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Date: Sat, 27 Sep 2014 12:56:14 -0400
From: "Anthony G. Basile" <>
Subject: Re: fdopen/fflush problem

On 09/27/14 09:38, Rich Felker wrote:
> On Sat, Sep 27, 2014 at 09:29:20AM -0400, Anthony G. Basile wrote:
>> On 09/26/14 03:23, wrote:
>>> On Fri, Sep 26, 2014 at 03:05:48AM -0400, Rich Felker wrote:
>>>>      unspecified if the flag argument contains more than the following
>>>>      flags:"
>>>> The list that follows includes just O_APPEND, O_CLOEXEC, and O_*SYNC,
>>>> so including O_WRONLY has unspecified behavior. However, since this is
>>>> just unspecified, not undefined, it seems bad for something "horribly
>>>> wrong" to happen, like a file with no access like we're getting now.
>>>> Indeed, POSIX will define an optional error:
>>>>      "The mkostemp( ) function may fail if:
>>>>      [EINVAL] The value of the flag argument is invalid."
>>>> So I think we should either make this error be detected, or silently
>>>> mask off the bad access mode. My leaning would be towards reporting it
>>>> as an error. Opinions?
>>> +1 (reporting an error)
>>> Rune
>> Both uclibc [1] and glibc are okay with the flag combination
>> O_WRONLY|O_CLOEXEC.  With unspecified behaviour you really can't say
>> which way to go here for portability.  The correct thing to do would
>> be to get this behaviour specified (in SUSv4 or something??) since
>> mkostemp is currently a GNU-ism.
> Except that it's not; it's accepted for POSIX and you can read the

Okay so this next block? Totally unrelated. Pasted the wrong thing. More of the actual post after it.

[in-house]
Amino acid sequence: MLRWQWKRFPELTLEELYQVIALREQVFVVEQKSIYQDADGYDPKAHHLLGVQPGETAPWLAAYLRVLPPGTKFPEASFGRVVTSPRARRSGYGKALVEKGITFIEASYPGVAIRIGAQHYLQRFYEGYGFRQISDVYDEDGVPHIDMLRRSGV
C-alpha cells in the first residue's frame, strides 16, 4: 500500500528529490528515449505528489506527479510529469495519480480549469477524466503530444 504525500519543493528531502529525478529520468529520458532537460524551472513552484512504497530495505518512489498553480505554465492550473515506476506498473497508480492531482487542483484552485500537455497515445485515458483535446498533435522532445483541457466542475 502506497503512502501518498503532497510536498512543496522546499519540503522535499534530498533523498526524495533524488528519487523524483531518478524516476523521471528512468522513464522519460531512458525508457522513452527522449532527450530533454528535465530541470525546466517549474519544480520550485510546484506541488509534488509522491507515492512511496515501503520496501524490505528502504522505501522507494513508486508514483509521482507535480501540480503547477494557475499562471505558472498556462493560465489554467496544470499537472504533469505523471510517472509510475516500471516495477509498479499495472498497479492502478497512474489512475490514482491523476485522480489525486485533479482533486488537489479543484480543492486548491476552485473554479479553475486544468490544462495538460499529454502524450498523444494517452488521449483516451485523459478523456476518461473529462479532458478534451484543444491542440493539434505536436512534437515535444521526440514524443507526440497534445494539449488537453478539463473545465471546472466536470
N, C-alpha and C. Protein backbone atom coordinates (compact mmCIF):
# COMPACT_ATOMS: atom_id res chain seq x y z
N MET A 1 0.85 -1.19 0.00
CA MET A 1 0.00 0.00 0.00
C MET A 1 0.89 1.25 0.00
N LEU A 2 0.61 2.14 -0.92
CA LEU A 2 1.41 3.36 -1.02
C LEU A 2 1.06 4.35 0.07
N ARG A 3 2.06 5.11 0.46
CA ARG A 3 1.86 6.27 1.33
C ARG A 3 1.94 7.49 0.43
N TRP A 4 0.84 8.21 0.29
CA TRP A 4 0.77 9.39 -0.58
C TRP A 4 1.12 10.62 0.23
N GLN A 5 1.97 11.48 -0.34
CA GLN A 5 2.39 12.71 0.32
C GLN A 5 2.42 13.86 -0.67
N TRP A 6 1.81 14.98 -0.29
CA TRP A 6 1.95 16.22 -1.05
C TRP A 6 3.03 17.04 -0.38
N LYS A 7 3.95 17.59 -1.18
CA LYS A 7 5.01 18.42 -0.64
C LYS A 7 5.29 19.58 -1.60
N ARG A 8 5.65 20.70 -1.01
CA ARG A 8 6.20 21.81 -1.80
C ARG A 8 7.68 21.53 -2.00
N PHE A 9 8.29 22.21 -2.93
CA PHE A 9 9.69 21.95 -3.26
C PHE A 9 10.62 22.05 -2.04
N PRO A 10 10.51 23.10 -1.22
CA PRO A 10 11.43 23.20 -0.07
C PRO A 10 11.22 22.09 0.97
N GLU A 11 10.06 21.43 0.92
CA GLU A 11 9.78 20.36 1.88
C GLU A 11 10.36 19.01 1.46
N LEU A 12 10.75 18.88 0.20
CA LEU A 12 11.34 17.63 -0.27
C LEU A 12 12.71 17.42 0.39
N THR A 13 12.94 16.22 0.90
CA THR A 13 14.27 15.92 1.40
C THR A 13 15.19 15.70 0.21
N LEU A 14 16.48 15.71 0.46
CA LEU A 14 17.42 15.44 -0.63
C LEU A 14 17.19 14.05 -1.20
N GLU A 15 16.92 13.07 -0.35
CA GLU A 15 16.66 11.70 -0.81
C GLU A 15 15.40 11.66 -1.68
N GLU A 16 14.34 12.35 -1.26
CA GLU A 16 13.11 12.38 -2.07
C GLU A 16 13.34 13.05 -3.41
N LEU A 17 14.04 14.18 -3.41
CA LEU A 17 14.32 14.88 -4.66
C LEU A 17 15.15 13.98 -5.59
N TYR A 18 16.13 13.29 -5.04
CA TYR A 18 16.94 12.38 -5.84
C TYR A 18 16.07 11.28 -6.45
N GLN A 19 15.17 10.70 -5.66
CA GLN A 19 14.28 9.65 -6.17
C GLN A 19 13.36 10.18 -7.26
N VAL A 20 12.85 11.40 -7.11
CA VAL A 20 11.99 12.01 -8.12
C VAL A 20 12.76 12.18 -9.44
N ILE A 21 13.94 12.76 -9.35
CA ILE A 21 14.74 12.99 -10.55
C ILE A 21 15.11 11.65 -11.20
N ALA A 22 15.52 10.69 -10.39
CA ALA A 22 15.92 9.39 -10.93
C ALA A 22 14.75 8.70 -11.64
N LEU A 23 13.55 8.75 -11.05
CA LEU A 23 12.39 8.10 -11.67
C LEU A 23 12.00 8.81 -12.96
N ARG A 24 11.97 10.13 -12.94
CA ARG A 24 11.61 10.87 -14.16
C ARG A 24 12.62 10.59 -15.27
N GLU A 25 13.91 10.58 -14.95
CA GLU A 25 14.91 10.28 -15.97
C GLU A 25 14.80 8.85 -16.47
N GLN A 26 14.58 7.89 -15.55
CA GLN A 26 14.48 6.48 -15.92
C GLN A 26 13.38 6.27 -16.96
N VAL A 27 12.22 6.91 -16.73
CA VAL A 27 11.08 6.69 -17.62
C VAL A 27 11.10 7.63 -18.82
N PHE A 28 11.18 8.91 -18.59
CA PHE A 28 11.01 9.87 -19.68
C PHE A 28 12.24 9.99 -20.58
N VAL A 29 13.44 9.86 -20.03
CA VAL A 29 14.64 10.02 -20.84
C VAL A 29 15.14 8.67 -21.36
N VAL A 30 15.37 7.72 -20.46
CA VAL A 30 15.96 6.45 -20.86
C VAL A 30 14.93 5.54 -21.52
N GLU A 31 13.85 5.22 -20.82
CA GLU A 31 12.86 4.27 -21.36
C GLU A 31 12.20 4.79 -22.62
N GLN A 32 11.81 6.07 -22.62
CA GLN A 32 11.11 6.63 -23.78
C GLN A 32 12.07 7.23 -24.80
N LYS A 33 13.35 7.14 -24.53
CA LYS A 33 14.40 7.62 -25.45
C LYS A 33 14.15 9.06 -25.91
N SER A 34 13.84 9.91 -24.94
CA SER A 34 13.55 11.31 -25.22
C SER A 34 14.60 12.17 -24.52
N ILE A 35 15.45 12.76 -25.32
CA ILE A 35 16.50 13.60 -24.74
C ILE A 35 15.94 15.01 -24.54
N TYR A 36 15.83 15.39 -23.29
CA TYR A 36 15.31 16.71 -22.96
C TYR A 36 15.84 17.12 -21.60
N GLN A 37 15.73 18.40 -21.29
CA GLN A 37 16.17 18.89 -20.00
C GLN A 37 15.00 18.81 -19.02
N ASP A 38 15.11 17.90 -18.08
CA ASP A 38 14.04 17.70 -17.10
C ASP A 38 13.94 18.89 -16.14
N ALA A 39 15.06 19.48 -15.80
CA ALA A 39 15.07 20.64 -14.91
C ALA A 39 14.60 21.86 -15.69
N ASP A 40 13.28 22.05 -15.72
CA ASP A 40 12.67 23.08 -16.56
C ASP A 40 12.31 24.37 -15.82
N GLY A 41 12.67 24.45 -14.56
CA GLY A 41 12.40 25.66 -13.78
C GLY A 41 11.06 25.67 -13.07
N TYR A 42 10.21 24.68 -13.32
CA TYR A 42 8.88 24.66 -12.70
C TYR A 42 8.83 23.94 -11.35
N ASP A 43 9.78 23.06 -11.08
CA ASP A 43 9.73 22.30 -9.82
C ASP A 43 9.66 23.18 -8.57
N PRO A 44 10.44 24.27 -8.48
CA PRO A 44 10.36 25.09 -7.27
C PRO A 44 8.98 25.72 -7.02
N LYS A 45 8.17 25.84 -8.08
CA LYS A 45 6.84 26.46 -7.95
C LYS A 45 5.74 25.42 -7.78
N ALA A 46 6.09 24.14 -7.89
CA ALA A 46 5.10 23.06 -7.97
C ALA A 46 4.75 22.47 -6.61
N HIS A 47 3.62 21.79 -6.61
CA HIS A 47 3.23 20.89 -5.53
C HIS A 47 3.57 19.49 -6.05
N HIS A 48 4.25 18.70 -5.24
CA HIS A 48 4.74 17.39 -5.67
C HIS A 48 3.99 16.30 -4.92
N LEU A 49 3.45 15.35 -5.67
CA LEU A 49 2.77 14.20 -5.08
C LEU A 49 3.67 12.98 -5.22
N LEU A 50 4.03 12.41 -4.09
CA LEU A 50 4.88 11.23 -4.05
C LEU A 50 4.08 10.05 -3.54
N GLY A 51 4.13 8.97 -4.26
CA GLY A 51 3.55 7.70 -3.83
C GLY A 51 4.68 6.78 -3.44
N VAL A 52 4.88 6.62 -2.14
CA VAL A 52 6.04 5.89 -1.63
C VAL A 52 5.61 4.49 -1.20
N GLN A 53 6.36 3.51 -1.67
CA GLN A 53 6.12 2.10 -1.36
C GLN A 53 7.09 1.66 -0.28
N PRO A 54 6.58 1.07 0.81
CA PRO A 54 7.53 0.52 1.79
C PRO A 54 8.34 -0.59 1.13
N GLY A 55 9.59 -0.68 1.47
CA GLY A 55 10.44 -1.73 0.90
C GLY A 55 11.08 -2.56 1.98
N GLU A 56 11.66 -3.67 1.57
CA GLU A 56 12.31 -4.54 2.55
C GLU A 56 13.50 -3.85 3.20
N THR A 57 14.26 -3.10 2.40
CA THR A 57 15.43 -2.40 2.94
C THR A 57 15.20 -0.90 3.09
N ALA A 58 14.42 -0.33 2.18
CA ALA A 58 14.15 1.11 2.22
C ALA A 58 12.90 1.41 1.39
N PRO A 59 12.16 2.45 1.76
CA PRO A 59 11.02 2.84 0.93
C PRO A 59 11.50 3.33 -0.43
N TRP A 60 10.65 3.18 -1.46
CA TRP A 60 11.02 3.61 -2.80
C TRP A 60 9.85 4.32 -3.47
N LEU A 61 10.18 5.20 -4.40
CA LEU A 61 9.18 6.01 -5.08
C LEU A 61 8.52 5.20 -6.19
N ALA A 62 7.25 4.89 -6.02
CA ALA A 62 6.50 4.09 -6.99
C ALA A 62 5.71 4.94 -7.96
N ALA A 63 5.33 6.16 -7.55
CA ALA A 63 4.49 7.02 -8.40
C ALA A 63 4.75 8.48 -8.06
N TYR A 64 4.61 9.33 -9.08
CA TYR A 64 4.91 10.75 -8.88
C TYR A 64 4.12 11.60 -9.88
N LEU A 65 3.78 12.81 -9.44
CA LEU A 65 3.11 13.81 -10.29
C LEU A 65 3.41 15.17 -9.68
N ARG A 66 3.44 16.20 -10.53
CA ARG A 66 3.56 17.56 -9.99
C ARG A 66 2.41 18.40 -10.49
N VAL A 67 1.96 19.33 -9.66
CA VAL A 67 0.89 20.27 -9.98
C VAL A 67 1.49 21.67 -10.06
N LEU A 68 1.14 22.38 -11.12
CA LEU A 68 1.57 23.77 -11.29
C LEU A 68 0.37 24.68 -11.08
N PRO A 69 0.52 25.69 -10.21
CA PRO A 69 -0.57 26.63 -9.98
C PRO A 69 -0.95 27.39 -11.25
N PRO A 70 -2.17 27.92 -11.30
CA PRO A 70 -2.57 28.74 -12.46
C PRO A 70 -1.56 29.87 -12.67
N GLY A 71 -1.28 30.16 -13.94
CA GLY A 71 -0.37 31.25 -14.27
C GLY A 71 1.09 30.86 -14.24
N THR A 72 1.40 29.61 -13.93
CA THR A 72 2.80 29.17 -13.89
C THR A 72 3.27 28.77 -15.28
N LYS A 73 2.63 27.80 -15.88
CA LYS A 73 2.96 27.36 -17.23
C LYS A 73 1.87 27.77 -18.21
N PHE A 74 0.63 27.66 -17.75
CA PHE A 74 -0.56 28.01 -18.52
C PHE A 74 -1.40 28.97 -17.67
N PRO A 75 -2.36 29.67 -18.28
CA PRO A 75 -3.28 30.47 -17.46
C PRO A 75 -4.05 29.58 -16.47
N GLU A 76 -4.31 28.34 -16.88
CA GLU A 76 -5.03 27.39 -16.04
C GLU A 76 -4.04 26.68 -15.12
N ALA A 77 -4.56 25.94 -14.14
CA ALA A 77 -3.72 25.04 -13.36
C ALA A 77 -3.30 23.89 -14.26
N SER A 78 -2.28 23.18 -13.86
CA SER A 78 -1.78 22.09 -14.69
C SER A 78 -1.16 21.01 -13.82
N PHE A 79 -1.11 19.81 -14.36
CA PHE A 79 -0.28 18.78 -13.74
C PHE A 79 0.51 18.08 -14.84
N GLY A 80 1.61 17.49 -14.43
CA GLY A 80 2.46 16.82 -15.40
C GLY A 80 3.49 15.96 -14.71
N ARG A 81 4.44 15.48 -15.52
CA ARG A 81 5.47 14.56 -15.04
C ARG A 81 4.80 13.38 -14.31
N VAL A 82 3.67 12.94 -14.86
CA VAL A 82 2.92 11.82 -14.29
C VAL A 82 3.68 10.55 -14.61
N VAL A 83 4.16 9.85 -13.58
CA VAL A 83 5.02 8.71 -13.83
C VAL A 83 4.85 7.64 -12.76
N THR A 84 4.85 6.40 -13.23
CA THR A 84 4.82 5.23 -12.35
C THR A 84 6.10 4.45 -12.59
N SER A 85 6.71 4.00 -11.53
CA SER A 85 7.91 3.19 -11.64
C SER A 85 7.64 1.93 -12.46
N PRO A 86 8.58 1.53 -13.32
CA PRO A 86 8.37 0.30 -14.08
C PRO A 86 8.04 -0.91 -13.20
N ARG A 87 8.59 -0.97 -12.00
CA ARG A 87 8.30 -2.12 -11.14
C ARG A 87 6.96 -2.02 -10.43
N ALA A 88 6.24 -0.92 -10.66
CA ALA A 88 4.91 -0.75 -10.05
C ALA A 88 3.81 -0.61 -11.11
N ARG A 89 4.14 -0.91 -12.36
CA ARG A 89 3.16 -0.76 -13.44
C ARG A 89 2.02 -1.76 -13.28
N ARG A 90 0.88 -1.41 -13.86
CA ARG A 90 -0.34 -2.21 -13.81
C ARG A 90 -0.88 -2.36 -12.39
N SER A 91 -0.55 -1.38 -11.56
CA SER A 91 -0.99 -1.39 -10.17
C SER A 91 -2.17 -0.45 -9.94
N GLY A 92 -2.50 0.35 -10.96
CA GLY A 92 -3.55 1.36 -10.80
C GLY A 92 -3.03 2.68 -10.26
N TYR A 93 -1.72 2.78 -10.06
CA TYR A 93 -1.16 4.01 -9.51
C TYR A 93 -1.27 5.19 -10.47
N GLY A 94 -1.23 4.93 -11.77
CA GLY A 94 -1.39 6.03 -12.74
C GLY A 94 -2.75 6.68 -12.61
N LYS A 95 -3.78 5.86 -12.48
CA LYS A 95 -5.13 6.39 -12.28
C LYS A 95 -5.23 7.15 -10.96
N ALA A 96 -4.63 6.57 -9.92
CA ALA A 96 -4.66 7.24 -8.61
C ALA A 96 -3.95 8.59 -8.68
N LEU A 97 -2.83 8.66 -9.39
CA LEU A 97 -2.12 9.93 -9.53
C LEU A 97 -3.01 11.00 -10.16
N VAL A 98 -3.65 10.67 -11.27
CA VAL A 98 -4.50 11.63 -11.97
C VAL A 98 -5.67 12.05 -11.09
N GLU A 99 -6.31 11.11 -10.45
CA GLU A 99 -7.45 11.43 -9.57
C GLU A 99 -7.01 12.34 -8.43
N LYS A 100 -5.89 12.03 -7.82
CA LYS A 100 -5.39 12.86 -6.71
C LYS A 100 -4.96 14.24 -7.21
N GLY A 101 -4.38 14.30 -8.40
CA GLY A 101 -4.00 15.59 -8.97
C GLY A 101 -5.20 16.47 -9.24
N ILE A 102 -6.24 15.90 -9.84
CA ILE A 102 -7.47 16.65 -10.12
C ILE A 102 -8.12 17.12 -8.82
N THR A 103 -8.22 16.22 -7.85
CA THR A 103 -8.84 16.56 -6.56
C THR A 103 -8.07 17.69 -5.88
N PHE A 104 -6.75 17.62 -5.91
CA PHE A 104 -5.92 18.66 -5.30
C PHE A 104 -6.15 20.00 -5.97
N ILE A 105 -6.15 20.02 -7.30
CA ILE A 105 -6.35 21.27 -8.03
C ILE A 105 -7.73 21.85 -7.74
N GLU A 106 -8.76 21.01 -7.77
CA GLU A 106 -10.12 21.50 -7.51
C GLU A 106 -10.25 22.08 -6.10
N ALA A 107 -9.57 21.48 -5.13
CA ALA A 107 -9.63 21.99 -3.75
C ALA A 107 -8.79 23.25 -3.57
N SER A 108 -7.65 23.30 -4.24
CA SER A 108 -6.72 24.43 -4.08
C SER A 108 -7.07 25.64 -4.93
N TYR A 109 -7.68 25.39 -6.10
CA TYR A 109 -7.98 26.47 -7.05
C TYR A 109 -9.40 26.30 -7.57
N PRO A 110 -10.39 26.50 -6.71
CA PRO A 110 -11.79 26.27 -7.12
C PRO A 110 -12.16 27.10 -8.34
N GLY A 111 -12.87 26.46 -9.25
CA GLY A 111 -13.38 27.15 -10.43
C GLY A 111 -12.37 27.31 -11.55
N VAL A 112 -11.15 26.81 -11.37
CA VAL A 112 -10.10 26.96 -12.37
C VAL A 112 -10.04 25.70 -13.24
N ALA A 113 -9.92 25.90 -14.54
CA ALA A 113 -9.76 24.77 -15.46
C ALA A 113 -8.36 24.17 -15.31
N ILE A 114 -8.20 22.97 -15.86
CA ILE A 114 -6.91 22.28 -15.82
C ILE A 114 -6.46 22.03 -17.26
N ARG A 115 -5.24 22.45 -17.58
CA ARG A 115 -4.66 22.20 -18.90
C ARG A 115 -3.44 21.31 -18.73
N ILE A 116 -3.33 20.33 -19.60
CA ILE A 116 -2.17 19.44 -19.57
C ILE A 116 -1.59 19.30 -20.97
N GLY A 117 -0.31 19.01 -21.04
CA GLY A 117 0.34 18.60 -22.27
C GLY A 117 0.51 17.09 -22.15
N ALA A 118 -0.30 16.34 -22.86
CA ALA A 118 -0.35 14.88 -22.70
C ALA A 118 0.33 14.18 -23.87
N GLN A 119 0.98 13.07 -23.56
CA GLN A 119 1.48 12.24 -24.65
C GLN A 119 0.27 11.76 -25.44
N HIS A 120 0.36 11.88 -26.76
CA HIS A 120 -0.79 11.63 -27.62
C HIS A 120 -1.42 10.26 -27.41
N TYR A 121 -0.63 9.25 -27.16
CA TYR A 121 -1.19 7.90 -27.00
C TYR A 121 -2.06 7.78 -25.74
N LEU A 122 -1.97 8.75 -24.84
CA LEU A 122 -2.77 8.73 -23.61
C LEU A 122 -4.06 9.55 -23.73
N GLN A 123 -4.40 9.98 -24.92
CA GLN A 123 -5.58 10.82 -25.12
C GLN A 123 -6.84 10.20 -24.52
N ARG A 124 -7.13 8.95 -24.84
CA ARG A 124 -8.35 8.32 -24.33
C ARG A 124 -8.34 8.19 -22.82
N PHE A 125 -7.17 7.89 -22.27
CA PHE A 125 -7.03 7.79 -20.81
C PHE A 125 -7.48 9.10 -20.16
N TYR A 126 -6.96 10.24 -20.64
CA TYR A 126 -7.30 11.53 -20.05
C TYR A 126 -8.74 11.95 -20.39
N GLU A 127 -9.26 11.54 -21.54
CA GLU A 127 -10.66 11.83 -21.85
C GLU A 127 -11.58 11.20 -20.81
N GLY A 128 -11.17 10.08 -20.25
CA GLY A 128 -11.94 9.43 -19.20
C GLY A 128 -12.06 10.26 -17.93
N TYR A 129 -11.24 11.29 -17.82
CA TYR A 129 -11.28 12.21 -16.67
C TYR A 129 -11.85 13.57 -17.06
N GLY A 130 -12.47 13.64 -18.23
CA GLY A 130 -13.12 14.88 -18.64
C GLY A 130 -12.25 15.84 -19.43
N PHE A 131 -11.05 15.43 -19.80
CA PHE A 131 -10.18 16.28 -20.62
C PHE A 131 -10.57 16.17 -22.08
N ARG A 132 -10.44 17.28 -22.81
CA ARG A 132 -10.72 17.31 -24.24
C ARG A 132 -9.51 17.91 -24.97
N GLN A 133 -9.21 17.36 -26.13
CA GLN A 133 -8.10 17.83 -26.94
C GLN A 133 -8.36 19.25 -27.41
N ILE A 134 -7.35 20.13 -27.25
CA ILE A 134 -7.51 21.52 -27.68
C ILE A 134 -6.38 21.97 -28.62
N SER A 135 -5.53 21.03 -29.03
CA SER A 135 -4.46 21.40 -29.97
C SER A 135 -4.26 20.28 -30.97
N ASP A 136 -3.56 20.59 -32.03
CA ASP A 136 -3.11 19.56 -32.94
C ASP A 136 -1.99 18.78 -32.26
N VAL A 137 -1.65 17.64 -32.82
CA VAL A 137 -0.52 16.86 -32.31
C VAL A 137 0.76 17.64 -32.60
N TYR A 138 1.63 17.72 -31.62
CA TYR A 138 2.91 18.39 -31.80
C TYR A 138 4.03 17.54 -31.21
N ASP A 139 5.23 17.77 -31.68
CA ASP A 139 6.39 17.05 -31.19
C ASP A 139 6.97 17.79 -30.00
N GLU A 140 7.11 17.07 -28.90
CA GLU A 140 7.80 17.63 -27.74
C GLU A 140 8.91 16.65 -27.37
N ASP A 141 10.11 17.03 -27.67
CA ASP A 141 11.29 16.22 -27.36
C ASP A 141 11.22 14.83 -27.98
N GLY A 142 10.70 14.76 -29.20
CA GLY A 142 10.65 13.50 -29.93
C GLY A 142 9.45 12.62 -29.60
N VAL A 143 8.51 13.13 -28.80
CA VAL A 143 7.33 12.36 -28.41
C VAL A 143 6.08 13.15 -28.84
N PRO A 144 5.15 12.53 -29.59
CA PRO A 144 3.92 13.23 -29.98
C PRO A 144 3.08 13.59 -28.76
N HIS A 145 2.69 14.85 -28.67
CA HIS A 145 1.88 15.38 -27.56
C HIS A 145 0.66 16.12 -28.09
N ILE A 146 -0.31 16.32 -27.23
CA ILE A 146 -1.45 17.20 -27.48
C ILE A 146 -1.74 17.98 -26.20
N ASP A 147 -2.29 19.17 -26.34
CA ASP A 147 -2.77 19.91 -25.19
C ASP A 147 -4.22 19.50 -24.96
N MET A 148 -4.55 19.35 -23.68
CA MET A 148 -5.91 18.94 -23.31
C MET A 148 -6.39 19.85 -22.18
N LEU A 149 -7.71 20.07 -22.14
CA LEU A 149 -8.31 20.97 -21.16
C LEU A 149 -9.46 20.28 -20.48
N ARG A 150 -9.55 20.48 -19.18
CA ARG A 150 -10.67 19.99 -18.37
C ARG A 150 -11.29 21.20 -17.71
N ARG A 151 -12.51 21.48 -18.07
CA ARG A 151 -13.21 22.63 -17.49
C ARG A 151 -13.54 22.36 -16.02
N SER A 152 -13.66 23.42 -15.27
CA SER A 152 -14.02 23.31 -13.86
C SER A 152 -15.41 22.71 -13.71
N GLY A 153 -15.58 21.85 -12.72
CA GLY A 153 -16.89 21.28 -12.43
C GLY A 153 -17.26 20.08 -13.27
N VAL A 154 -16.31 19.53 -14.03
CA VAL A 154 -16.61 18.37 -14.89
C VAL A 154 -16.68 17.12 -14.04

> text for it here:

Thanks.  I didn't know that.

> It seems the unspecified behavior is intentional. But I don't see
> anything you could meaningfully do with the access mode since it's not
> mandatory; an explicit mode of O_RDONLY would be indistinguishable
> from a request for the default (O_RDWR), which is not a big problem
> since O_RDONLY doesn't make sense for a new file you're creating, but
> this only works because O_RDONLY happens to be the one with value 0.
> If O_WRONLY had the value zero, you couldn't honor it. So really, the
> only viable implementation choices seem to be silently ignoring the
> mode, or throwing an error if any mode bits are specified. And since
> we can't detect all modes (e.g. O_RDONLY can't be detected since it's
> 0) I think it somewhat makes sense, from a consistency standpoint, to
> just ignore the access mode bits...

Yeah, makes sense.

>> [1] In uclibc libc/stdlib/mkostemp.c calls __gen_tempname in
>> libc/misc/internals/tempname.c with kind = __GT_FILE and opens the
>> file with
>>      fd = open (tmpl, O_RDWR | O_CREAT | O_EXCL, mode);
>> which is different from how musl does it in __mkostemps in
>> src/temp/mkostemps.c
>>     fd = open(template, flags | O_RDWR | O_CREAT | O_EXCL, 0600);
>> Looks like uclibc completely ignores O_APPEND, O_CLOEXEC, and O_*SYNC.
> Wow. So they just made a fake version of this function which ignores
> the whole purpose it was created for -- atomic close-on-exec? Care to
> report this?
> Rich

Yes, I am definitely going to report this.  Defeating the atomic 
O_CLOEXEC is painful.  This is the second time atomicity was overlooked 
in uclibc (that I know of), the other being pread/pwrite implemented as 
open/lseek/{read,write}.  I'm not sure if this is legacy cruft going 
back to time when linux kernels didn't provide the support or what.

Anthony G. Basile, Ph. D.
Chair of Information Technology
D'Youville College
Buffalo, NY 14201
(716) 829-8197

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